Array elements are ordered. An array uses an index so you can readily access any particular element. The index is zero-based, which means it is in the range of 0 to n-1, where n is the number of elements in the array. For example, n-12 represents the 12 months of the year, so the index ranges from 0 to 11. March is the third month, so it has an index of 2.

Figure 1 shows an example of an array of numerics. The first element shown in the array (3.00) is at index 1, and the second element (1.00) is at index 2. The element at index 0 is not shown in this image because element 1 is selected in the index display. The element selected in the index display always refers to the element shown in the upper left corner of the element display.

(1) Index Display  |  (2) Element Display

Figure 1. Array Control of Numerics

Creating Array Controls and Indicators

Create an array control or indicator on the front panel by adding an array shell to the front panel, as shown in Figure 2, and dragging a data object or element, such as a numeric or string control, into the array shell.

Figure 2. Placing a Numeric Control in an Array Shell

If you attempt to drag an invalid control or indicator into the array shell, you are unable to place the control or indicator in the array shell.

You must insert an object in the array shell before you use the array on the block diagram. Otherwise, the array terminal appears black with an empty bracket and has no data type associated with it.

Two-Dimensional Arrays

The previous examples use 1D arrays. A 2D array stores elements in a grid. It requires a column index and a row index to locate an element, both of which are zero-based. Figure 3 shows an 8 column by 8 row 2D array, which contains 8 × 8 = 64 elements.

Figure 3. 2D Array

To add a multidimensional array to the front panel, right-click the index display and select Add Dimension from the shortcut menu. You also can resize the index display until you have as many dimensions as you want.

Initializing Arrays

You can initialize an array or leave it uninitialized. When an array is initialized, you defined the number of elements in each dimension and the contents of each element. An uninitialized array contains a fixed number of dimensions but no elements. Figure 4 shows an uninitialized 2D array control. Notice that the elements are all dimmed. This indicates that the array is uninitialized.

Figure 4. 2D Uninitialized Array

In a 2D array, after you initialize an element, any uninitialized element in that column and in previous columns are initialized and populated with the default value for the data type. In Figure 5, a value of 4 was entered in column 2, of the 0-based array. The previous elements in column 0, 1, and 2 are initialized to 0, which is the default value for the numeric data type.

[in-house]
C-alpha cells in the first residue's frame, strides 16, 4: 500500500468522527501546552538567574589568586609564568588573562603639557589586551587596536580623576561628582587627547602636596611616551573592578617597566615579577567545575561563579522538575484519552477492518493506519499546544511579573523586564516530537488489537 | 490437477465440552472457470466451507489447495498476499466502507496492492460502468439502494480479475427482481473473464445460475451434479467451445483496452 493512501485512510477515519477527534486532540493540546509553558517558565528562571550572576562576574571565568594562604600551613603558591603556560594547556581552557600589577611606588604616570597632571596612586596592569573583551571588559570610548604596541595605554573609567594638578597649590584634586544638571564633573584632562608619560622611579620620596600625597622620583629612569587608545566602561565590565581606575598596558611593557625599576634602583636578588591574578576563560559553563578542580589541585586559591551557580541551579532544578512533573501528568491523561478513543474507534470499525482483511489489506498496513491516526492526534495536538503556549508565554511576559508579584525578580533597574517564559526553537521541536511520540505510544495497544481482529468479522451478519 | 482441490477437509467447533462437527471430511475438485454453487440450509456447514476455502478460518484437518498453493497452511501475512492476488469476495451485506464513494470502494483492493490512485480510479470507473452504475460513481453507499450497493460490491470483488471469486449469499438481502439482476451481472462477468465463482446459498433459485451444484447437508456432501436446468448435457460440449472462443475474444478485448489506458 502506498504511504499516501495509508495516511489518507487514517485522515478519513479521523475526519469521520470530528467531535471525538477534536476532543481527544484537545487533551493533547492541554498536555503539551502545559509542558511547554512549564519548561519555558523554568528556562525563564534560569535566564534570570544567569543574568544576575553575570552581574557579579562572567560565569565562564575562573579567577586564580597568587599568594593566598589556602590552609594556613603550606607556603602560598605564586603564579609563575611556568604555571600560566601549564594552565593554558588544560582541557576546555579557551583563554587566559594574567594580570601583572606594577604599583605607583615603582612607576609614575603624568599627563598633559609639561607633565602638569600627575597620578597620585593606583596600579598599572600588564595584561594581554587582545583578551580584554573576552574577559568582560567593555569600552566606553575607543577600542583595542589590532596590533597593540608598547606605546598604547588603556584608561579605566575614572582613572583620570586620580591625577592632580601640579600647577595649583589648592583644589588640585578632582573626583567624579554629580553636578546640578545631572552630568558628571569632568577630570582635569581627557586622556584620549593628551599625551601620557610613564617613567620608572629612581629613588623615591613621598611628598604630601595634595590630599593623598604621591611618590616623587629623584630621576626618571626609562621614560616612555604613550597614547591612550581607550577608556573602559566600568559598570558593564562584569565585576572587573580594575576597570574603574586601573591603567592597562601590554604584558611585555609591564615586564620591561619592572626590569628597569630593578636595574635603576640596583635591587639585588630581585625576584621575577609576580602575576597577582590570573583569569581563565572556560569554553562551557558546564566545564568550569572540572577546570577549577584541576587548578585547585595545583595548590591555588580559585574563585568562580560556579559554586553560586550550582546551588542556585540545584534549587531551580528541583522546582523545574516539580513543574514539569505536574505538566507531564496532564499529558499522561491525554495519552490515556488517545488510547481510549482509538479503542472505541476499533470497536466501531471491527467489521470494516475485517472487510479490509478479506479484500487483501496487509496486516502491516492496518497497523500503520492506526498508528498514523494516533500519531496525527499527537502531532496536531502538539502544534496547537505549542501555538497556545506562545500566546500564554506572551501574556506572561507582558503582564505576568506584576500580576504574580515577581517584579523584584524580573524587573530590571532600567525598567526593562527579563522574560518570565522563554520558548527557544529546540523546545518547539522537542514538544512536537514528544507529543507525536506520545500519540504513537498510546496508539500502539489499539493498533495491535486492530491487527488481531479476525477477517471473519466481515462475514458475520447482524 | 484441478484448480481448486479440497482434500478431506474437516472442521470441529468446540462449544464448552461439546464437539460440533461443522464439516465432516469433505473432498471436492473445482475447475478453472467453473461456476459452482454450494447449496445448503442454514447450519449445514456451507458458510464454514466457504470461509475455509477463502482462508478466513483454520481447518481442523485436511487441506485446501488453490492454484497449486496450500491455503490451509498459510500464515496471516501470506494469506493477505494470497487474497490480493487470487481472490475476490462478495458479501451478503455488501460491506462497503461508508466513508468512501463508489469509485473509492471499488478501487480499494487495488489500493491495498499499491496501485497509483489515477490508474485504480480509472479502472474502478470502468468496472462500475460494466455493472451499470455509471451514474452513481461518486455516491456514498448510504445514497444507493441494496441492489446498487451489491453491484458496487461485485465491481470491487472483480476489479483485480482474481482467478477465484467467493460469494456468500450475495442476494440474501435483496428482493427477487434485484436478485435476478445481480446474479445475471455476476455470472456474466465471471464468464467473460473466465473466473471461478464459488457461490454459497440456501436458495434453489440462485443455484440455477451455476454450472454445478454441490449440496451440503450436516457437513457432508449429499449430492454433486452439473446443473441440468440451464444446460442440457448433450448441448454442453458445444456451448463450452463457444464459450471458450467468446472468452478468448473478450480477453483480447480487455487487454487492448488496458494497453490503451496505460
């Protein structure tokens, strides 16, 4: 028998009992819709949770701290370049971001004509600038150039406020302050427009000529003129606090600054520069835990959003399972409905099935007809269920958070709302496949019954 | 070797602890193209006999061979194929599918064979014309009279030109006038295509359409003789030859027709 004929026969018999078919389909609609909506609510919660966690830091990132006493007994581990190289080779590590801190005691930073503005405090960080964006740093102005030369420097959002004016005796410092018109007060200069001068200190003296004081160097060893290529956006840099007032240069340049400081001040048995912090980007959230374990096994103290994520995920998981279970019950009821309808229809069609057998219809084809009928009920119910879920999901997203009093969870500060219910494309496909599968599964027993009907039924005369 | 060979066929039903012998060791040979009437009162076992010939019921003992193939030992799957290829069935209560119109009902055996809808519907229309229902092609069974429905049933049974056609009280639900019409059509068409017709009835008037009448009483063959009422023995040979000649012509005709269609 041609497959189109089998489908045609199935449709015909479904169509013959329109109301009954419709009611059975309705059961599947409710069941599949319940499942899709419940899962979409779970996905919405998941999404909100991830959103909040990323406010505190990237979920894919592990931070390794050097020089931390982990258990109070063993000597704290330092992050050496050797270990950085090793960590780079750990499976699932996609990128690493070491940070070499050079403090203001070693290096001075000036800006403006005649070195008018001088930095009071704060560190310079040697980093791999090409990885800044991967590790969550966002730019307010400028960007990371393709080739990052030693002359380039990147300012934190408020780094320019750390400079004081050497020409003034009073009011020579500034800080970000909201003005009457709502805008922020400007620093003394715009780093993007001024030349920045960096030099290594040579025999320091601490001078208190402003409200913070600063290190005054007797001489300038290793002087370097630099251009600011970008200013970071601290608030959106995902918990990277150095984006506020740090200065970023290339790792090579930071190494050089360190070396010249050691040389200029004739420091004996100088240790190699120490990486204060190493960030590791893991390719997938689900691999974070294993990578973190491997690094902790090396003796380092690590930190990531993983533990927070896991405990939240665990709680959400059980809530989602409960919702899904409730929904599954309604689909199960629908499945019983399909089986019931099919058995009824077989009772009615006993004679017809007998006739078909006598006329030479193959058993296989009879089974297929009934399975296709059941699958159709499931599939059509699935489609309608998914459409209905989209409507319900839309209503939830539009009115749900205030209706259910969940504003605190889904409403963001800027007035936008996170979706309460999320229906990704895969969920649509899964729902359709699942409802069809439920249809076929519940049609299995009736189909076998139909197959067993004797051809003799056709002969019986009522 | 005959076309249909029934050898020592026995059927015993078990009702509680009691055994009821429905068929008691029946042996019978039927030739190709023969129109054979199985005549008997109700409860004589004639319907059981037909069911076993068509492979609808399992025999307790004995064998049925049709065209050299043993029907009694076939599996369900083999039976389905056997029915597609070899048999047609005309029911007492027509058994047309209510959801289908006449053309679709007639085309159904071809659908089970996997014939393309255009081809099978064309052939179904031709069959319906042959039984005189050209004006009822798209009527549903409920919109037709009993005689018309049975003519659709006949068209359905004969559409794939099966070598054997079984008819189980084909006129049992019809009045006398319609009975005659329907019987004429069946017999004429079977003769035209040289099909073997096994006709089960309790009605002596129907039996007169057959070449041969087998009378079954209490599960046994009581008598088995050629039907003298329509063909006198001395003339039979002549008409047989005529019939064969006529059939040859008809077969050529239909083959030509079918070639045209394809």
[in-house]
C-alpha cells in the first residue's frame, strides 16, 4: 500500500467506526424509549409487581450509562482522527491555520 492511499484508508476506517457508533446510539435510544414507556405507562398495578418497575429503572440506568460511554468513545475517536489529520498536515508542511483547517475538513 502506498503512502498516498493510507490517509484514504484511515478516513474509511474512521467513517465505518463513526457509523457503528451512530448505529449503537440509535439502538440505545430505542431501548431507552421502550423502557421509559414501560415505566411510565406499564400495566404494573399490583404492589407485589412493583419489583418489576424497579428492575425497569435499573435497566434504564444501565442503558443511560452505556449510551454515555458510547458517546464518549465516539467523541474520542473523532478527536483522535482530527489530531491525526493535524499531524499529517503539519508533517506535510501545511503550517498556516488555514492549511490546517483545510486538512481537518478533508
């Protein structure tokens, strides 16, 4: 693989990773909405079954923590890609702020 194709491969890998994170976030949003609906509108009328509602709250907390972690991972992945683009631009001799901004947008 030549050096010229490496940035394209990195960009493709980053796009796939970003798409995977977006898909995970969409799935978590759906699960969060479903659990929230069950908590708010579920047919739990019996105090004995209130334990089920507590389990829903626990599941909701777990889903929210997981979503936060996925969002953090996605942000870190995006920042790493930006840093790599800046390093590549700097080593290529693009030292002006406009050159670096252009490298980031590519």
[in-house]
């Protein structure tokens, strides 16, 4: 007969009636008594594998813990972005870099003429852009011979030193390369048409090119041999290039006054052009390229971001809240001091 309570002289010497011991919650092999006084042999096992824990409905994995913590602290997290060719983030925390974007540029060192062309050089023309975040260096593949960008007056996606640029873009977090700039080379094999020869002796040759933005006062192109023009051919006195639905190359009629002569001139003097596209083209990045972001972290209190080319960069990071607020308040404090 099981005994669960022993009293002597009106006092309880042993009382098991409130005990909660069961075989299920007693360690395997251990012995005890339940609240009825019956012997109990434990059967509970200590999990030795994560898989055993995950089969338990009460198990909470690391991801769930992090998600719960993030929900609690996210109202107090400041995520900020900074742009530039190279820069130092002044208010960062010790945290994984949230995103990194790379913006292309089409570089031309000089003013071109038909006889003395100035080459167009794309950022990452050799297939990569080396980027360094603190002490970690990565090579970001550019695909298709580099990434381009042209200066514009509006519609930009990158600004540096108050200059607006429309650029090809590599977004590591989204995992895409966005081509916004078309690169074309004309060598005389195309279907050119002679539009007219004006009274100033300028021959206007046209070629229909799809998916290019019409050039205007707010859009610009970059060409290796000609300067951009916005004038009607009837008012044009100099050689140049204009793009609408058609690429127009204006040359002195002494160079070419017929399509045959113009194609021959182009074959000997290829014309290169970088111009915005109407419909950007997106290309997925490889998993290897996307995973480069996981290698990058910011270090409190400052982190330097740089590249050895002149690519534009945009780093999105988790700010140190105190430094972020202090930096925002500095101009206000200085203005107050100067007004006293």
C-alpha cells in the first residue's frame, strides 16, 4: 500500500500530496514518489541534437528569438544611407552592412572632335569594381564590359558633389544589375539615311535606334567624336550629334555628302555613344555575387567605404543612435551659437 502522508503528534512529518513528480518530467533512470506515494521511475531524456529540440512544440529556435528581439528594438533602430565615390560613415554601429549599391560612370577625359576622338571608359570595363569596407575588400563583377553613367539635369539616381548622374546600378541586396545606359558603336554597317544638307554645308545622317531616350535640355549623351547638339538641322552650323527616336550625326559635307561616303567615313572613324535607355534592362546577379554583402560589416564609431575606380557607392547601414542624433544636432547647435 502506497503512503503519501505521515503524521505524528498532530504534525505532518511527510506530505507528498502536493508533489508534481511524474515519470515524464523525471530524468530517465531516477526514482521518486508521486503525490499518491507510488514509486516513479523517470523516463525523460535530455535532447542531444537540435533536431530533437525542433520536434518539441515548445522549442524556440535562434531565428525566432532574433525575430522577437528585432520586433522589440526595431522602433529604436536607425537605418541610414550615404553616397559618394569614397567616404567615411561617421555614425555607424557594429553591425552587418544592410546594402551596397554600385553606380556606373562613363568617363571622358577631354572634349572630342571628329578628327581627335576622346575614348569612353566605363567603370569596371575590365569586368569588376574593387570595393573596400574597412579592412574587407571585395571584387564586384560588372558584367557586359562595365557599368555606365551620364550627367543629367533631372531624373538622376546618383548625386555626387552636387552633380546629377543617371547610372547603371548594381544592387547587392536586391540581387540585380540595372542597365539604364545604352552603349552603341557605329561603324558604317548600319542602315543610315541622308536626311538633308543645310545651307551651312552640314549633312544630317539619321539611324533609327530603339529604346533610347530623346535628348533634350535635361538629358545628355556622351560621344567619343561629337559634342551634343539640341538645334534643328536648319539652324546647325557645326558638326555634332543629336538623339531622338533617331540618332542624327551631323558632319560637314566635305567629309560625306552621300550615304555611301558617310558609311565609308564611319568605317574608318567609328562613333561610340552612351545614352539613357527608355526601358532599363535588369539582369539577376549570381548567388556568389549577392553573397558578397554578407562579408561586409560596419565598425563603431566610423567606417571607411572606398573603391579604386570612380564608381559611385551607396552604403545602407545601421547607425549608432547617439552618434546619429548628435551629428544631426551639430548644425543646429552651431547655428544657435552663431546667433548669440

Figure 5. An Initialized 2D Array With Six Elements

Creating Array Constants

To create an array constant on the block diagram, select an array constant on the Functions palette, place the array shell on the block diagram, and place a string constant, numeric constant, Boolean constant, or cluster constant in the array shell. You can use an array constant to store constant data or as a basis for comparison with another array.

Auto-Indexing Array Inputs

If you wire an array to or from a For Loop or While Loop, you can link each iteration of the loop to an element in that array by enabling auto-indexing. The tunnel image changes from a solid square to the image to indicate auto-indexing. Right-click the tunnel and select Enable Indexing or Disable Indexing from the shortcut menu to toggle the state of the tunnel.

Array Inputs

If you enable auto-indexing on an array wired to a For Loop input terminal, LabVIEW sets the count terminal to the array size so you do not need to wire the count terminal. Because you can use For Loops to process arrays one element at a time, LabVIEW enables auto-indexing by default for every array you wire to a For Loop. You can disable auto-indexing if you do not need to process arrays one element at a time.

In Figure 6, the For Loop executes a number of times equal to the number of elements in the array. Normally, if the count terminal of the For Loop is not wired, the run arrow is broken. However, in this case the run arrow is not broken.

Figure 6. Array Used to Set For Loop Count

If you enable auto-indexing for more than one tunnel or if you wire the count terminal, the actual number of iterations becomes the smaller of the choices. For example, if two auto-indexed arrays enter the loop, with 10 and 20 elements respectively, and you wire a value of 15 to the count terminal, the loop still executes only 10 times, indexing all elements of the first array but only the first 10 elements of the second array.